SBI stock basking in optimism; stakes too high to disappoint investors

In an environment where investors aren’t preferring to own state-owned entities, including banks, the stock of State Bank of India stands out as a stark exception. Not only is it analysts’ most preferred public sector bank (PSB), but it is also turning out to be the most-owned PSB as well. In fact, with 51 out of 54 analysts polled on Bloomberg recommending ‘buy’ (or 94 per cent of analysts polled), bets on the bank is higher than what it enjoyed in 2005, when 92 per cent of analysts tracking the stock were positive on it. In other words, SBI stock is basking on optimism never seen before, which brings investors to the question of how sustainable is this optimism in the current environment.

Sentiments started turning in favour of India’s largest bank – State Bank of India (SBI) since the start of the current financial year. But, what cemented the faith was its December quarter (Q3) results, when its gross and net non-performing assets (NPA) ratio touched a low of 6.94 per cent and 2.65 per cent, respectively. Helped by write-back in provisioning, domestic net interest margin rose to 3.6 per cent in Q3, up 70 basis points (bps) year-on-year and at these levels, profitability turned to its best level since FY16. Likewise, while the headline loan growth numbers at 7.4 per cent may not appear too encouraging, its retail growth rate (led by home loans) at 17.5 per cent year-on-year in Q3 presents a convincing picture. Not just that, the share of retail loans to overall loans at nearly 60 per cent was also at an all-time high in Q3. While one could say that the quarter saw a generous helping from Essar Steel recoveries (Rs 12,000 crore), it still doesn’t take away the fact that SBI put up its best-in-recent times show in Q3.

On the flip side though, the biggest concern is that of emergence of fresh pain. Q3 numbers would have been much better if not for the Rs 16,500 crore of fresh pain (or slippages) recognised in the quarter on account of provisioning made towards Dewan Housing. Consequently, slippages ratio rose to 3.75 per cent in Q3 from 1.71 per cent in Q2. In March quarter, SBI expects corporate slippages to be curbed at Rs 1,200 crore while overall slippages aren’t expected to be more than Rs 5,000 – 6,000 crore, resulting in overall slippages of Rs 30,000 – 35,000 crore in FY20. The other unknown is its telecom sector exposure, particularly Rs 16,000 crore (0.7 per cent of total advances) lent to Vodafone Idea and according to analysts at JP Morgan, this is the key downside risk to their ‘buy’ recommendation on SBI stock.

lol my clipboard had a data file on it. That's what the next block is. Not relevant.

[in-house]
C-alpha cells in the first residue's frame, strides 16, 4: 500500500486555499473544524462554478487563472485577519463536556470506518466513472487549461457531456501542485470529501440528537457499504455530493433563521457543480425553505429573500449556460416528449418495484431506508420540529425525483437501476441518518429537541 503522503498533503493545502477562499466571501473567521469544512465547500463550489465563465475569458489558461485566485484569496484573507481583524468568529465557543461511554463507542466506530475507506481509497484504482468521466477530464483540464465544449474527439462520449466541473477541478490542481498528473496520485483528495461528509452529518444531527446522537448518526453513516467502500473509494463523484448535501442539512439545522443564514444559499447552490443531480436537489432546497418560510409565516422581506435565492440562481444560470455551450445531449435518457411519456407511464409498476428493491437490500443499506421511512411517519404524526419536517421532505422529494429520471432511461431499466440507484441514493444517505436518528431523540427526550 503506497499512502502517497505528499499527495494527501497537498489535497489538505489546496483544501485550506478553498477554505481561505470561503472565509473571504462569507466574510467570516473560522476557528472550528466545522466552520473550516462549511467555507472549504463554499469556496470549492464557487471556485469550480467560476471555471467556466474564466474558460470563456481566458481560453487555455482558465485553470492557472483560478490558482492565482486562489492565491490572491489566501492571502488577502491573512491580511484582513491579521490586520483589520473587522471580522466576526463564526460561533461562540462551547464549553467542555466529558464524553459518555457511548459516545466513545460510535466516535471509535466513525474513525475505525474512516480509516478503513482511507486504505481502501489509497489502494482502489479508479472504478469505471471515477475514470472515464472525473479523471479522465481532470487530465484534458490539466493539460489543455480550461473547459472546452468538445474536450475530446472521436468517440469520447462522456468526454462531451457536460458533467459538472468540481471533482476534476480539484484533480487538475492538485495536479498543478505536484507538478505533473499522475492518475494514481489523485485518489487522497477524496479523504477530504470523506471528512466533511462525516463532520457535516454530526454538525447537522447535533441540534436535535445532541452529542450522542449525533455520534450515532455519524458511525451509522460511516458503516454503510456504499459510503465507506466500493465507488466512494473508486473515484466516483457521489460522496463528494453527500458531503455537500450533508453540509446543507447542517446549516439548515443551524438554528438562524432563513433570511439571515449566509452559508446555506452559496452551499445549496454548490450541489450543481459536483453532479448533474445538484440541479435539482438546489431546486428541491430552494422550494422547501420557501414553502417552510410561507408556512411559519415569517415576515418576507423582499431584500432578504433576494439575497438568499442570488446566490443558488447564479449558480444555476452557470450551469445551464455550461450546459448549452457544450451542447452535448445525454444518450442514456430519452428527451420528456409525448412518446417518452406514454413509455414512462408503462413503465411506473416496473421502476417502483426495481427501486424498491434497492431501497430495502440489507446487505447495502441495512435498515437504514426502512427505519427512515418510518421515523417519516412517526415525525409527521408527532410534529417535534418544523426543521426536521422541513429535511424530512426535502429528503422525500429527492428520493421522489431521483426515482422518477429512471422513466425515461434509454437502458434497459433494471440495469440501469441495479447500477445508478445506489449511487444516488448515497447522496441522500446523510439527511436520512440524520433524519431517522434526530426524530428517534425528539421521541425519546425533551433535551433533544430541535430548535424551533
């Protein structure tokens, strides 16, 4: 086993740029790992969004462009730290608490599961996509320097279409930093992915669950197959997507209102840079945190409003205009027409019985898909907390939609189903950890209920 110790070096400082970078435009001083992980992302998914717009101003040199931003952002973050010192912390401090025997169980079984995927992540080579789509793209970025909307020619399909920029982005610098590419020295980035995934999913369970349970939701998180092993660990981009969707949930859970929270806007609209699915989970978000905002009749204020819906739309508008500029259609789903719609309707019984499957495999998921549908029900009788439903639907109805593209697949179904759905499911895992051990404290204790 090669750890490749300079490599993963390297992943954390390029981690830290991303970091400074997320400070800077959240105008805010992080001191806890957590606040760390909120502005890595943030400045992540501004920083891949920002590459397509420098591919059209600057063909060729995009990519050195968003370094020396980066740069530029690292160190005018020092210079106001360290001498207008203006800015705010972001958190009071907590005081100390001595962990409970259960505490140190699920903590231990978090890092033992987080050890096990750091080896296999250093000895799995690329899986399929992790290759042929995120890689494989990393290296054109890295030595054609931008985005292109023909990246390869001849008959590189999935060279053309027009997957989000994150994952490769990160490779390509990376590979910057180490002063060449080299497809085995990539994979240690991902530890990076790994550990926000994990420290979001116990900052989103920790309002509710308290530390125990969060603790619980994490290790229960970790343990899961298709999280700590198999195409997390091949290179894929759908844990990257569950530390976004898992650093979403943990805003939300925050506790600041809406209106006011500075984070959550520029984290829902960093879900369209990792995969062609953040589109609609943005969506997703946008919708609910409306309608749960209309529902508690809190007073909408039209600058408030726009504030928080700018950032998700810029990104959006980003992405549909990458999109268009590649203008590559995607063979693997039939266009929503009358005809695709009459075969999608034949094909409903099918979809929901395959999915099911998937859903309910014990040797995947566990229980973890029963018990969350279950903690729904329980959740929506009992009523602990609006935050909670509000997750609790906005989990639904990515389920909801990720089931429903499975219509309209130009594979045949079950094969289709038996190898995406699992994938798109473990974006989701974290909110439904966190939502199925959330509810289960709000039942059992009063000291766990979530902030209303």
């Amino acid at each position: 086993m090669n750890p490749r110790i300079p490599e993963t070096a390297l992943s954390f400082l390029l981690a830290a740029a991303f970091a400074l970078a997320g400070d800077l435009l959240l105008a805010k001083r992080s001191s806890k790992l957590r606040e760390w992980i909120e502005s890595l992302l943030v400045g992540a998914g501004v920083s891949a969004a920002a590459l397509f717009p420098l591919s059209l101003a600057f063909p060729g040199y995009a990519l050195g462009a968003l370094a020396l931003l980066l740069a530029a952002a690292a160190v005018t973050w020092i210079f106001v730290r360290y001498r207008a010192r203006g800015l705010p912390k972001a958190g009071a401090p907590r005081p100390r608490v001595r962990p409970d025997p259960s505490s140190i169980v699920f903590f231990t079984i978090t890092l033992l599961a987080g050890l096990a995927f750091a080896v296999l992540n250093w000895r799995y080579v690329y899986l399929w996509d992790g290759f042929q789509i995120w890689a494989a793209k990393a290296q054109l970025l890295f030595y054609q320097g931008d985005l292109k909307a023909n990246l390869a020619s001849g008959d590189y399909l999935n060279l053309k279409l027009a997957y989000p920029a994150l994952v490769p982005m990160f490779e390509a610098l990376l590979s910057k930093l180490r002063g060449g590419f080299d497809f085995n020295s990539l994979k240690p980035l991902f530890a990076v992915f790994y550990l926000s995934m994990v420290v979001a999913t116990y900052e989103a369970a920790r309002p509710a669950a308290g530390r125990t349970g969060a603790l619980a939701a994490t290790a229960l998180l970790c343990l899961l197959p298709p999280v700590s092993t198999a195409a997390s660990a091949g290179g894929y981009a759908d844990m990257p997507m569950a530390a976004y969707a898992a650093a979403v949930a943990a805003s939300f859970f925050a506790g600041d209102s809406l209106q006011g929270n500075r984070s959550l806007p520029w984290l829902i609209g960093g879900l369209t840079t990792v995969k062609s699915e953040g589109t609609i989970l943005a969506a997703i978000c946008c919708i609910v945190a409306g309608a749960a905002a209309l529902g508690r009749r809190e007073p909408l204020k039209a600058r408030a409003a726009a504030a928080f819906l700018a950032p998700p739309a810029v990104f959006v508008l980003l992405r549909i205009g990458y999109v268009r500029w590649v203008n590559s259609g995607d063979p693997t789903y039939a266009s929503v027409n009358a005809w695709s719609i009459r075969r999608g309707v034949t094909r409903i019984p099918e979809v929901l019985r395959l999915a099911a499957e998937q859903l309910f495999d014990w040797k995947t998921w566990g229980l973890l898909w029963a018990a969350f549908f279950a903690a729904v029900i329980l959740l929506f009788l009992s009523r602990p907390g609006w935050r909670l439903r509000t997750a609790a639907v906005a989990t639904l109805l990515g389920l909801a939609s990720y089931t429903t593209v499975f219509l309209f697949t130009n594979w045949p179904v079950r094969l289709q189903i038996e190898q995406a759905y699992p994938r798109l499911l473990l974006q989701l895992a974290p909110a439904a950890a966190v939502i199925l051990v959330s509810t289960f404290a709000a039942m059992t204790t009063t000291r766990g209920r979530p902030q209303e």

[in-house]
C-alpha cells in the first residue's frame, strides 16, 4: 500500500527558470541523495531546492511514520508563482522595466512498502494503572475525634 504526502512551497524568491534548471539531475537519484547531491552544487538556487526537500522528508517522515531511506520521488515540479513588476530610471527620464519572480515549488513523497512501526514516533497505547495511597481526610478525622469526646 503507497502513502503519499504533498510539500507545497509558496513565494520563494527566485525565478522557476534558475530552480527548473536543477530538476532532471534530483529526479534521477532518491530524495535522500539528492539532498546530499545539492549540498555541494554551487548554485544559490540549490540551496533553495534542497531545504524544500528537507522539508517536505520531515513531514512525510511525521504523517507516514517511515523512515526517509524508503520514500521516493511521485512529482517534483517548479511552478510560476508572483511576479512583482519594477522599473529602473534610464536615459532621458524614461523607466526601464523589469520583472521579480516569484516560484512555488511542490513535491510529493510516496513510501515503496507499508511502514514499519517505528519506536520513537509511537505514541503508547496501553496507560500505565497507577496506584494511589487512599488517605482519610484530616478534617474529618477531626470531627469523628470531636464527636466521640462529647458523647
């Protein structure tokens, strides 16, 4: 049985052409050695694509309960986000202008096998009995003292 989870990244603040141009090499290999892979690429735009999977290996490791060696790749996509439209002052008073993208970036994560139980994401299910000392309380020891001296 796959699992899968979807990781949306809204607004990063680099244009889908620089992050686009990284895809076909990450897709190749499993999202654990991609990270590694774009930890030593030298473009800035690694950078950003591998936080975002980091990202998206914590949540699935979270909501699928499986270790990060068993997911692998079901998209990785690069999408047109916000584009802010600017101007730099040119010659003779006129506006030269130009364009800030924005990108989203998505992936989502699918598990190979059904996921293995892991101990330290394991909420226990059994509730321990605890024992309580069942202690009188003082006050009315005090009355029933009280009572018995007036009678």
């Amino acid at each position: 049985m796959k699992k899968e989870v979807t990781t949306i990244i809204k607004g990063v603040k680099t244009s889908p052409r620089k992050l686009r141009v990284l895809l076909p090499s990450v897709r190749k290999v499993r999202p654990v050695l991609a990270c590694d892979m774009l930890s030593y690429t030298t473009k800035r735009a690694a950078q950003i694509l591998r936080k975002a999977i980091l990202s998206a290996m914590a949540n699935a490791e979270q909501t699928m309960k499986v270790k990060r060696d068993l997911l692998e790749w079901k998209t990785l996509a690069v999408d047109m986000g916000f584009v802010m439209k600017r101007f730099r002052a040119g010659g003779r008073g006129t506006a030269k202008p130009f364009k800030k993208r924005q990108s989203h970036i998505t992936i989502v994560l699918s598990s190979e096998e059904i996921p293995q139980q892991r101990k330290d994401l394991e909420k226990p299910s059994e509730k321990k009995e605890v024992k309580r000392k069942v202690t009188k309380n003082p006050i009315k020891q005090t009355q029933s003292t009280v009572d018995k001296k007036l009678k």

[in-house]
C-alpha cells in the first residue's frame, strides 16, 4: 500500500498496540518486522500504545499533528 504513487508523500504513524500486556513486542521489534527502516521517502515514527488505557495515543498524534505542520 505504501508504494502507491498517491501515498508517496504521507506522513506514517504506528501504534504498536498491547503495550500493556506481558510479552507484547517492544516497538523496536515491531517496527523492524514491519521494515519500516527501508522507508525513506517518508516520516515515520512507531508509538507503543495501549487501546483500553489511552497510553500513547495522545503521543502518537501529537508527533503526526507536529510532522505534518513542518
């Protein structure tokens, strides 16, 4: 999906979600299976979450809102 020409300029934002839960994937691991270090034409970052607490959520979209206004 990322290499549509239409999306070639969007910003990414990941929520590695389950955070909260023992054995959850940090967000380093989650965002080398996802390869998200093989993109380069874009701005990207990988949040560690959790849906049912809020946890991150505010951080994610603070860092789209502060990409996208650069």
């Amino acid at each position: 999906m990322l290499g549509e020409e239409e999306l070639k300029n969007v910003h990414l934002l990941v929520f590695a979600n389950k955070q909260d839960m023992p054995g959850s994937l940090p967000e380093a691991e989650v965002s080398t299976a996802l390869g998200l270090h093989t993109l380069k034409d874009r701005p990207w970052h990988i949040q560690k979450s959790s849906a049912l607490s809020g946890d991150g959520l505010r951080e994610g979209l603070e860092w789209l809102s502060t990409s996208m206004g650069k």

Also, with the economic slowdown showing little signs of respite, given its size and exposure to most corporate accounts in the country, SBI remains vulnerable to trouble from unknown quarters. Analysts at Kotak Institutional Equities say that despite attractive valuations (0.6x FY21 estimated book) one of the key challenge for SBI stock’s re-rating has been an external variable that is beyond its control. “The cautious approach from investors is understandable and we hope to see this overhang addressed at the earliest,” they add.

Given that SBI is enjoying the maximum support from the Street, largely owning to its ability for having pared much of the stress, it is imperative that the lender remains committed to its slippages target. Any miss on that front could hamper sentiments.

Improving asset quality and profitability     
(%) Net Stressed Assets* Net NPA NIM 
Q1 FY19  5.42  5.29  3 
Q2 FY19 4.9   4.84 2.9
Q3 FY19  4.78    3.95 2.9
Q4 FY19  3.37 3.01  3  
Q1 FY20 4.59  3.07   3  
Q2 FY20   4.15     2.79 3.2 
Q3 FY20  3.38 2.65 3.6 

* Net stressed assets as percentage of total advances                                                     

NIM: net interest margin (domestic)                                                       

Source: Brokerage reports     
                     


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